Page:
Proposed US regulations aim to reduce EV mileage ratings in order to comply with fuel economy standards.
In an attempt to comply with government fuel economy requirements, the U.S. Energy Department (DOE) has suggested decreasing the mileage ratings of electric vehicles (EVs). This proposal has the potential to compel automakers to either enhance their conventional models or market more low-emissions vehicles
The DOE has proposed a significant revision to the way it calculates the petroleum-equivalent fuel economy rating for electric and plug-in electric hybrids in the NHTSA’s CAFE program. The current system has not been updated for over two decades.
The DOE stated that while encouraging the adoption of EVs can reduce petroleum consumption, giving too much credit for that adoption can result in increased net petroleum use by enabling lower fuel economy among conventional vehicles, which make up the majority of vehicles sold.
The Alliance for Automotive Innovation expressed uncertainty on how the proposed DOE calculation would be integrated into future CAFE standards.
According to the proposal, a Volkswagen (ETR:VOWG_p) ID.4 EV with a current 380.6 MPGe rating under CAFE would now receive 107.4 MPGe under the new system, while a Ford F-150 EV’s rating drops from 237.1 to 67.1 MPGe, and a Chrysler Pacifica plug-in hybrid’s rating falls from 88.2 to 59.5 MPGe. Environmental advocacy groups, including the Natural Resources Defense Council and Sierra Club, had petitioned for the revision in 2021, citing that the previous fuel economy values for EVs were too high and allowed for CAFE compliance without a significant real-world increase in automakers’ overall fleets’ fuel efficiency.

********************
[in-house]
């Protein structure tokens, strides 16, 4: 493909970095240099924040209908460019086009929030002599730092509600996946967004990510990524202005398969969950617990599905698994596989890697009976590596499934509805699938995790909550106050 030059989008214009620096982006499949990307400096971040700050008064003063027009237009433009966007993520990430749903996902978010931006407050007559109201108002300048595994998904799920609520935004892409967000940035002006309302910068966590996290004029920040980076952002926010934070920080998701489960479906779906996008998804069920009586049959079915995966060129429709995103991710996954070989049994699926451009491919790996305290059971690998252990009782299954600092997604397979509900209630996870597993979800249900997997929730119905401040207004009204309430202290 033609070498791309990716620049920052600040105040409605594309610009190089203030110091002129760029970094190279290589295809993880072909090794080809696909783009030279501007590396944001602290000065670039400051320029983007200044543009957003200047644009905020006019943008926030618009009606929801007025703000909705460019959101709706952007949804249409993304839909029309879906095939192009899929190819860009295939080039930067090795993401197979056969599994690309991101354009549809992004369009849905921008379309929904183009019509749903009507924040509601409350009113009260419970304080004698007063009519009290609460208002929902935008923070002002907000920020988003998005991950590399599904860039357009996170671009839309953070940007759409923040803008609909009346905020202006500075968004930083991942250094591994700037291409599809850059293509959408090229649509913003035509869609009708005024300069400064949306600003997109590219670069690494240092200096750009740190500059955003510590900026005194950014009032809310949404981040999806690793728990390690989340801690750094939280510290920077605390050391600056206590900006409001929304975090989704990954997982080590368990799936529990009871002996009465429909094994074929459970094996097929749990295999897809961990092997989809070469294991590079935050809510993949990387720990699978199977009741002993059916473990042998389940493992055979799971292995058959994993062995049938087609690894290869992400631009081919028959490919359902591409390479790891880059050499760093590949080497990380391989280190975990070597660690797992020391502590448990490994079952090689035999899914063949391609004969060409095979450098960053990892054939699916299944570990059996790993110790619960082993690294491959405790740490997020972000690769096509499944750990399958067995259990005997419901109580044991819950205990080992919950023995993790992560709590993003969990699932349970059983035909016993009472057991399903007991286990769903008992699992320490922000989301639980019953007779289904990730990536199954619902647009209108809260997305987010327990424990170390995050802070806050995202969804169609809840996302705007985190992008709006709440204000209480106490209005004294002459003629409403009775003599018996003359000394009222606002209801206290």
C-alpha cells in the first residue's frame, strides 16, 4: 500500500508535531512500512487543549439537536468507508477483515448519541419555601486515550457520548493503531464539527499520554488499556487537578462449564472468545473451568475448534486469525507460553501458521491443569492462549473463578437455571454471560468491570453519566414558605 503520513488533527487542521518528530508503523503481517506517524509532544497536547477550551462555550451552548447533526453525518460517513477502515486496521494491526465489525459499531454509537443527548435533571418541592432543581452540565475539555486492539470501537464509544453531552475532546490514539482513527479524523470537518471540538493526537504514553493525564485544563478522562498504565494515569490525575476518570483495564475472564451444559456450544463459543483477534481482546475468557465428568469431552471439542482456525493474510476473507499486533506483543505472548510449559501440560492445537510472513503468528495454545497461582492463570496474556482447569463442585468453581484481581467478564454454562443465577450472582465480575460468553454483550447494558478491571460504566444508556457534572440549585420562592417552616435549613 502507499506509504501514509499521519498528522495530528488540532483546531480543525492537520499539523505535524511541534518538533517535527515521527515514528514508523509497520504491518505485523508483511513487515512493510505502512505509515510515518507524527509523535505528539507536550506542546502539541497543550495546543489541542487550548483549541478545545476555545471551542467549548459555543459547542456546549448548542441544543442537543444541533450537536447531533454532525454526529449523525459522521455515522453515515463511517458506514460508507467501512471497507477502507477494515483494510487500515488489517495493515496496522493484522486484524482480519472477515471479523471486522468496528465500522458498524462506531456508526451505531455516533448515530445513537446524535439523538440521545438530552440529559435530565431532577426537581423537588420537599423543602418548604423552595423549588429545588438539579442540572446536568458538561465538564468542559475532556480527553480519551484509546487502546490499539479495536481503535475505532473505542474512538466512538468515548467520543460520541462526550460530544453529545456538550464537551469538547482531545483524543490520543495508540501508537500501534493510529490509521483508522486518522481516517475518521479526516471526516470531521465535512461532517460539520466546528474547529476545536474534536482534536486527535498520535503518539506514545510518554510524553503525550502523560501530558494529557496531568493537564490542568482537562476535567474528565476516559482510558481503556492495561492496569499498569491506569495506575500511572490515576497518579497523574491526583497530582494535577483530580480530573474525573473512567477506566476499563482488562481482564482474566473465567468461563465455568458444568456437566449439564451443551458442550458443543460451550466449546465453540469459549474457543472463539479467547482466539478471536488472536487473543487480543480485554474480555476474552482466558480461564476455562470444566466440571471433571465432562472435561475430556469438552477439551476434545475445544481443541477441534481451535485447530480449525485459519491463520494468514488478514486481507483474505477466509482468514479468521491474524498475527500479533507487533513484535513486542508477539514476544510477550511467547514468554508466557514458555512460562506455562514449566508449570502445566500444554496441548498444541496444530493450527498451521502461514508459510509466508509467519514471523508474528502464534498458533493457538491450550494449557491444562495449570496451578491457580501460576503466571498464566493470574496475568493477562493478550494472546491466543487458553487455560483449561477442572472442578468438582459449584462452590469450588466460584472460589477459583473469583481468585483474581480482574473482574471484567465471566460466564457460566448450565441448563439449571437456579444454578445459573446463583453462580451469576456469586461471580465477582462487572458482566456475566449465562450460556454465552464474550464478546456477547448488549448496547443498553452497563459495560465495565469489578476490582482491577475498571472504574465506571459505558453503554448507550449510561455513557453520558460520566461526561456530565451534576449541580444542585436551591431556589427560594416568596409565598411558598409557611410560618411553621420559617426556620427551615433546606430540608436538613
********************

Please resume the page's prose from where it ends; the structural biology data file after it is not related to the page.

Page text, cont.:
The environmental groups’ petition that calls for a revision of the EV mileage ratings was supported by Tesla (NASDAQ:TSLA). Last week, sources told Reuters that the Environmental Protection Agency (EPA) is proposing new rules to encourage significant cuts in vehicle emissions, which would push automakers to increase their sales of electric vehicles.
The expected pollution cuts between 2027 and 2032 would result in at least half of the new US vehicle fleet being comprised of electric or plug-in hybrid models by 2030, aligning with President Joe Biden’s 2021 goal. NHTSA is also expected to propose new CAFE requirements in parallel. In 2022, NHTSA increased CAFE standards for vehicles, reversing the rollback implemented by former President Donald Trump.
If automakers cannot meet the requirements, they may buy credits or pay fines. Stellantis, previously known as Fiat Chrysler, paid a total of $152.3 million in CAFE fines for 2016 and 2017 and faces additional civil penalties. In 2022, NHTSA doubled CAFE penalties.